Early in March we invoked our particular perspective as Grandmothers.
We are overwhelmed by the numbers of you who have signed up since the beginning of the year. So much so that it may take us a while to get back to each one of you individually, for which we apologize. But while overwhelmed, we are absolutely delighted you have joined our network.
We now have Grandmothers in 40 states plus the District of Columbia!
You are clearly looking for action. We have two immediate suggestions:
- We recommend that you read the Indivisible Guide: www.IndivisibleGuide.com. Written by a group of Congressional staffers, it is full of good ideas for effective advocacy.
- Our issues are the environment, women’s health and voting rights. Find out where your members of Congress stand on your – or if you will, on our – priorities. Let your Senators know how you feel about the Trump nominees to head those departments.
Again, we are pleased to add you to our network. You will be hearing from us soon. Our emails will always have Grandmothers in Action in the subject line, so you will know it is from one of us, or from Alice Pierce, our communicator-in-chief.
Betsy Hatfield and Margot Lindsay
Never have we had such enthusiastic and energetic members.
In the course of the summer and fall, the Grandmothers network sent cards to over 177,000 voters in 5 states: Florida, Nevada, New Hampshire, North Carolina and Ohio. The cards urged the election of both Hillary and the Democratic candidate for Senate in the voter’s state.
As you know, Hillary only carried two of these states, and only two Democratic Senators emerged victorious – Catherine Cortez Masto in Nevada and Maggie Hassan in New Hampshire. But by the end of the campaign our network had expanded to 36 states and the District of Columbia. And judging from the response to our post-election letter, our members are primed and ready, as the new administration takes office, to fight for our priorities: preserving the environment, protecting women’s healthcare, and ensuring voting rights for all eligible voters. Come join us!
Grandmothers called attention to Republican assaults on voting rights and on a woman’s right to make her own health care decisions by defunding Planned Parenthood. We then developed a card urging high school seniors and young adults to register to vote. This group stands to gain or lose hugely depending upon who is occupying the White House as they embark upon their adult lives.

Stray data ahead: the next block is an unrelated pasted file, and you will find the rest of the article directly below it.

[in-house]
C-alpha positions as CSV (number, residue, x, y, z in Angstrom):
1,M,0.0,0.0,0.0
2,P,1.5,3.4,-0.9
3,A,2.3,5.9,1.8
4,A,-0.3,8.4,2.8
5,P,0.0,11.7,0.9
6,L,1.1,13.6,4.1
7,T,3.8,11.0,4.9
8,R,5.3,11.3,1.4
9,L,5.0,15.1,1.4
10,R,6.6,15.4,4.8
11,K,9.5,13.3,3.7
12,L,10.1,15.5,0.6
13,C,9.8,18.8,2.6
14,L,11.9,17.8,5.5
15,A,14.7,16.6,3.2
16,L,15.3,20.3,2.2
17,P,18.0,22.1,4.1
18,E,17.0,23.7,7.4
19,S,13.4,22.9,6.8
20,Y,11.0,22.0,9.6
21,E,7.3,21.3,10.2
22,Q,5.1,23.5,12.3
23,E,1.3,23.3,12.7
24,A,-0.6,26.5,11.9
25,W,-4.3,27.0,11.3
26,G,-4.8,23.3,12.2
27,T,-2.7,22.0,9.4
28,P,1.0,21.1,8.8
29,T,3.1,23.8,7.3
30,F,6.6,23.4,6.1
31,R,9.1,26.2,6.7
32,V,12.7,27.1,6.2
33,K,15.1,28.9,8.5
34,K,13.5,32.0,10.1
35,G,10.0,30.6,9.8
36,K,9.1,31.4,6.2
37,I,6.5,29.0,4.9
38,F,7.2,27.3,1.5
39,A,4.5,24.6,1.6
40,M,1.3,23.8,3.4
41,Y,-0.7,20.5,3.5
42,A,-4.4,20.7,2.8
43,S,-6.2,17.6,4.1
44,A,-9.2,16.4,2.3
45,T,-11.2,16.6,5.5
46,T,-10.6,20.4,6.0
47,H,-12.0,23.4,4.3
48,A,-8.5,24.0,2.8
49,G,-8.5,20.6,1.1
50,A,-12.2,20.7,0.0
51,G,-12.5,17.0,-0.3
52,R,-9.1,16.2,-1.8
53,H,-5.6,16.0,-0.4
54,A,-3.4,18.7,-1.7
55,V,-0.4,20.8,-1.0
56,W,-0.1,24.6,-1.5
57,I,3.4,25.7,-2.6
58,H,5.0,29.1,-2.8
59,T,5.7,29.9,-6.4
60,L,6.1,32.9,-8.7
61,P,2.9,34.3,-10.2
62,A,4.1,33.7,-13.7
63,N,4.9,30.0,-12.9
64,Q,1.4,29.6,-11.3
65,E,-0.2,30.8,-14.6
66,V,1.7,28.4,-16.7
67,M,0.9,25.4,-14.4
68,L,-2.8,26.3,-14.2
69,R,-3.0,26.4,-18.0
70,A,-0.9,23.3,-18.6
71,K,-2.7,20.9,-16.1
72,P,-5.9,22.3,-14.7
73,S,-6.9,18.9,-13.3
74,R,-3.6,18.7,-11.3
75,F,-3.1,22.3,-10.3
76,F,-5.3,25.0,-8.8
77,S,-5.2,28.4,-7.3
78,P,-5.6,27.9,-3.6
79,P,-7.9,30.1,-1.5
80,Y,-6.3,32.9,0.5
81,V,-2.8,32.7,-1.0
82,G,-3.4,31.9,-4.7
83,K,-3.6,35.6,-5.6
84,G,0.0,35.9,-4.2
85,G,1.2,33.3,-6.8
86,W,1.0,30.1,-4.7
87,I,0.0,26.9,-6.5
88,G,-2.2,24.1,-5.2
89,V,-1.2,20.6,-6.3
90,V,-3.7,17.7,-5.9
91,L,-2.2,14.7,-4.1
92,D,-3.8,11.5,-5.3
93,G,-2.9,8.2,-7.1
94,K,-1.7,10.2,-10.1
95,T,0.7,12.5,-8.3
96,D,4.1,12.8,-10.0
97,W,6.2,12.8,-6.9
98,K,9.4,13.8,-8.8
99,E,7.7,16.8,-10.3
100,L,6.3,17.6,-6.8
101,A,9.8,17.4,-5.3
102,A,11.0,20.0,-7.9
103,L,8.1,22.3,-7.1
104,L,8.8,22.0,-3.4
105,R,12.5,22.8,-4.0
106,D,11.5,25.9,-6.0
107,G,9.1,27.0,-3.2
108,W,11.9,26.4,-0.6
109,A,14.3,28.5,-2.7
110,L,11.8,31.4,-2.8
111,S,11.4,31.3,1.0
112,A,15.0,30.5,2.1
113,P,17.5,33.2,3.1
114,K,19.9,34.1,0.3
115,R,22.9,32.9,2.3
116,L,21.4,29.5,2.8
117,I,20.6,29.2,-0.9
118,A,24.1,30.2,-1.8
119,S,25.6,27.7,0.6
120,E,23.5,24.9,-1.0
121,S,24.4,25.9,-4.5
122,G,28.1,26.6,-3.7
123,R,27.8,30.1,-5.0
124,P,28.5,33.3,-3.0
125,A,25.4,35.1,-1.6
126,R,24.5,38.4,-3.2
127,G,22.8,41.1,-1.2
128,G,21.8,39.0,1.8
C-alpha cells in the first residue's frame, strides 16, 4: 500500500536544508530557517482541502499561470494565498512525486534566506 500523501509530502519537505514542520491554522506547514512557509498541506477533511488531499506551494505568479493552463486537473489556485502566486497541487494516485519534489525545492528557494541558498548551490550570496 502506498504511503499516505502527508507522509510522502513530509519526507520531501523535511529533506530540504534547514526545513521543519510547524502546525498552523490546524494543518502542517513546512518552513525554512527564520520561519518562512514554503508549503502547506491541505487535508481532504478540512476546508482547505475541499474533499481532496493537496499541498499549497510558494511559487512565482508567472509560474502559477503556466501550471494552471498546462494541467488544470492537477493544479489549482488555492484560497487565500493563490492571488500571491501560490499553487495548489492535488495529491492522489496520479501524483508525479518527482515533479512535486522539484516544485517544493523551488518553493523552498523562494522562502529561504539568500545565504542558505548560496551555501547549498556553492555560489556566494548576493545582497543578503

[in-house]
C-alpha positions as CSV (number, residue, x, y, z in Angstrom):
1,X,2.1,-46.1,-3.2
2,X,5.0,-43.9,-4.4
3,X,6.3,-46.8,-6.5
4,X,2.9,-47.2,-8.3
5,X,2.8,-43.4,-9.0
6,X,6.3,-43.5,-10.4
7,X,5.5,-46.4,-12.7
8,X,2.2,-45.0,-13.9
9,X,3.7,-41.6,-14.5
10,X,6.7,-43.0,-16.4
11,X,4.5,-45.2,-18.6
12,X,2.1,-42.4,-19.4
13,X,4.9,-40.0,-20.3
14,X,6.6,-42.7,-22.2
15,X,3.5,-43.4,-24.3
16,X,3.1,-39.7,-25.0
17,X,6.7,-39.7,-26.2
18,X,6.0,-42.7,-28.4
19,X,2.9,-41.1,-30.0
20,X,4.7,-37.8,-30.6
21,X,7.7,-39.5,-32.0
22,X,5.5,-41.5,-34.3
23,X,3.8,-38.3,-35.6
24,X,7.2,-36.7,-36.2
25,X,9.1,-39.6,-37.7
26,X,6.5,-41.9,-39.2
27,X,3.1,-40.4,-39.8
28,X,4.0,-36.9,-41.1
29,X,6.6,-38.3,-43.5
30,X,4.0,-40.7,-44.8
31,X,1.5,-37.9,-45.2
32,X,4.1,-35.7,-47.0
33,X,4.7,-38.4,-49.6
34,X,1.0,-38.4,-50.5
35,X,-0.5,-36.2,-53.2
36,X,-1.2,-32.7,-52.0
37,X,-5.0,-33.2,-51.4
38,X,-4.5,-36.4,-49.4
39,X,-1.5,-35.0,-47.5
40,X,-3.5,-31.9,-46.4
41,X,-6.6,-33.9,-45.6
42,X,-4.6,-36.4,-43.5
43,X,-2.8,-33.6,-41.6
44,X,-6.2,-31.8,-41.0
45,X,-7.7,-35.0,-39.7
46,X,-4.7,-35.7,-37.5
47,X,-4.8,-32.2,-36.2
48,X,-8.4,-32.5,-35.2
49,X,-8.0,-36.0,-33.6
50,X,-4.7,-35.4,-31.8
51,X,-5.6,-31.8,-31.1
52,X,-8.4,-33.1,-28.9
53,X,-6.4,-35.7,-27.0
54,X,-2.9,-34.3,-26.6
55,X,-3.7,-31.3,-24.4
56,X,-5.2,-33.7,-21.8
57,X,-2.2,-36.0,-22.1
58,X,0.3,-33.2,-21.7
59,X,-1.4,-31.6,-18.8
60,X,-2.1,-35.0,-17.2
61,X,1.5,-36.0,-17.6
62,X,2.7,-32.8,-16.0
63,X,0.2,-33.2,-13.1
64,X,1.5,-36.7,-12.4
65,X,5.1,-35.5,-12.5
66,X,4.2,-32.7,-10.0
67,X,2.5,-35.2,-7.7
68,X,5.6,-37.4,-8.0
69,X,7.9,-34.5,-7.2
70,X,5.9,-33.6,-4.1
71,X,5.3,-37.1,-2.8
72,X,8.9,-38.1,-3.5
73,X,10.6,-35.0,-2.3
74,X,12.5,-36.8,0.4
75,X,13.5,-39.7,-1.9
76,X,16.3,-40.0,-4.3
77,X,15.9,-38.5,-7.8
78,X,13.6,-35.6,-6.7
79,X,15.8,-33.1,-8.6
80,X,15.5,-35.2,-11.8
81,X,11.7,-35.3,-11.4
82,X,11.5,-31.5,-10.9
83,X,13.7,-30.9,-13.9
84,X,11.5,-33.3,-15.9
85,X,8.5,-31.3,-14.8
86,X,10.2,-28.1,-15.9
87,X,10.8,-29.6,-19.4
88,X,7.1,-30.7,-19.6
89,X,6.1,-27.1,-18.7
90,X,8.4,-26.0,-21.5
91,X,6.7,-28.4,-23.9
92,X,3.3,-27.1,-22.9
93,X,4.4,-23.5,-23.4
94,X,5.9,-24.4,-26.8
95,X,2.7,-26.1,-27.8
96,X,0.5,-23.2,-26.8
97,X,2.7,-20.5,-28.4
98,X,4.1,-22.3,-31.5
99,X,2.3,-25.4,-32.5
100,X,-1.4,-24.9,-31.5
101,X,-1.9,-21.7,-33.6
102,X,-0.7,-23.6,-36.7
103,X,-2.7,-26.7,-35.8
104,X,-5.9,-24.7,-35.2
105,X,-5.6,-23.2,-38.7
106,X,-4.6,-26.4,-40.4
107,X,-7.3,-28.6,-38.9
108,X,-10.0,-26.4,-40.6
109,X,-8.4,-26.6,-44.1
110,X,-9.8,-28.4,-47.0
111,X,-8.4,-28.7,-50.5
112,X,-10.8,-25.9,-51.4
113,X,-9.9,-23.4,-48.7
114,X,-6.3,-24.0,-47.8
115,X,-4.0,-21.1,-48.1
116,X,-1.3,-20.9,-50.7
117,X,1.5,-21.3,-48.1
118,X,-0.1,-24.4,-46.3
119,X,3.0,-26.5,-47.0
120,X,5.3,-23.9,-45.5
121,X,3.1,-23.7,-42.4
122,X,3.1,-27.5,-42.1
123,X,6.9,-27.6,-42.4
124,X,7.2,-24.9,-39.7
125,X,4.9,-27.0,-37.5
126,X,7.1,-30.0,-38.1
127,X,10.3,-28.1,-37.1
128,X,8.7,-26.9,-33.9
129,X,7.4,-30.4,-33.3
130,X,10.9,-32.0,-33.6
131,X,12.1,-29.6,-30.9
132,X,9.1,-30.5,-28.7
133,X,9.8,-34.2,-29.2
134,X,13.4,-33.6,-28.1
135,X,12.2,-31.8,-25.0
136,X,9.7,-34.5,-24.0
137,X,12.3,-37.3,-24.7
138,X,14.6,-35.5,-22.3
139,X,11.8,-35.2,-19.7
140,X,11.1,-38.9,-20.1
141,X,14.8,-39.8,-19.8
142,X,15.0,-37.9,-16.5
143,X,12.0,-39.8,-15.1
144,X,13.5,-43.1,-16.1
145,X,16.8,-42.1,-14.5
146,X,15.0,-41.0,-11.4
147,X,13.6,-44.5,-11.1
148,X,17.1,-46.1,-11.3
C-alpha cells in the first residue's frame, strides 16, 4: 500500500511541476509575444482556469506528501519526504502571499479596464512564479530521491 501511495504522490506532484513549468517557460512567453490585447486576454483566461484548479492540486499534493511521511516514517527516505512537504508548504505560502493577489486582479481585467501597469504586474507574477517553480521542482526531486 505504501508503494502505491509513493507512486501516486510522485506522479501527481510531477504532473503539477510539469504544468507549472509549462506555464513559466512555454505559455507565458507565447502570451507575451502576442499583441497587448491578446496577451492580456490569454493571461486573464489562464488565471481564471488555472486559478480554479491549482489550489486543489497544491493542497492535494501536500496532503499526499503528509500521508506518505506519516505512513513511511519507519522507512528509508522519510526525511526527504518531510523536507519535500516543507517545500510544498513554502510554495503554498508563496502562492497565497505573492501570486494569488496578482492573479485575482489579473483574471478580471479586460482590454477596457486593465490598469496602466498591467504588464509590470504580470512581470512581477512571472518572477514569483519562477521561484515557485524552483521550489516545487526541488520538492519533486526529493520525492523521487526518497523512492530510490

The Grandmothers’ focus was on the U. S. Senate and doing our bit to keep it in Democratic hands. While most of us were heavily engaged in races in our own states, those who could also sent cards to voters in two crucial Senate races: New Hampshire and Louisiana.
Massachusetts Grandmothers directed their energies primarily on New Hampshire because Scott Brown had been briefly their Senator until Elizabeth Warren beat him, and they were determined to see him held accountable for his record. Triumph! Jeanne Shaheen remains in the Senate.
Groups of Grandmothers in Connecticut, Virginia, New Jersey and Vermont as well as Massachusetts focussed on Louisiana. We chose Louisiana because of the fear of exactly what happened. Mary Landrieu did not receive 50% of the vote in the general election, and she lost in the runoff against an opponent staggeringly well funded by the full force of ALL that Republican money.
Cheers to all the Virginia Grandmothers, who worked incredibly hard during the fall to achieve the Democrats’ grand sweep of every statewide office. Let’s not forget how incredibly important these races were, particularly from our viewpoint as women. The Republican gubernatorial candidate talked about vaginal wands and the Republican candidate for Attorney General wanted women to report any miscarriage within 36 hours or face prosecution
And cheers to Massachusetts Grandmothers. In 2012 for Elizabeth Warren and 2013 for Ed Markey, working from voter lists provided by their campaigns, Massachusetts Grandmothers sent thousands of postcards such as the following:
Both candidates were elected by strong majorities.
In 2012, Grandmothers for Obama sent postcards to older Americans, primarily women, concentrating on Virginia, Florida, Michigan, New Hampshire and Nevada.
The uniqueness of the enterprise was recognized. Articles about us appeared in The Boston Globe and the Times Record of Maine. The State Department even sent a group of 25 foreign journalists to meet with 25 Grandmothers in a retirement community to show them grassroots advocacy at work!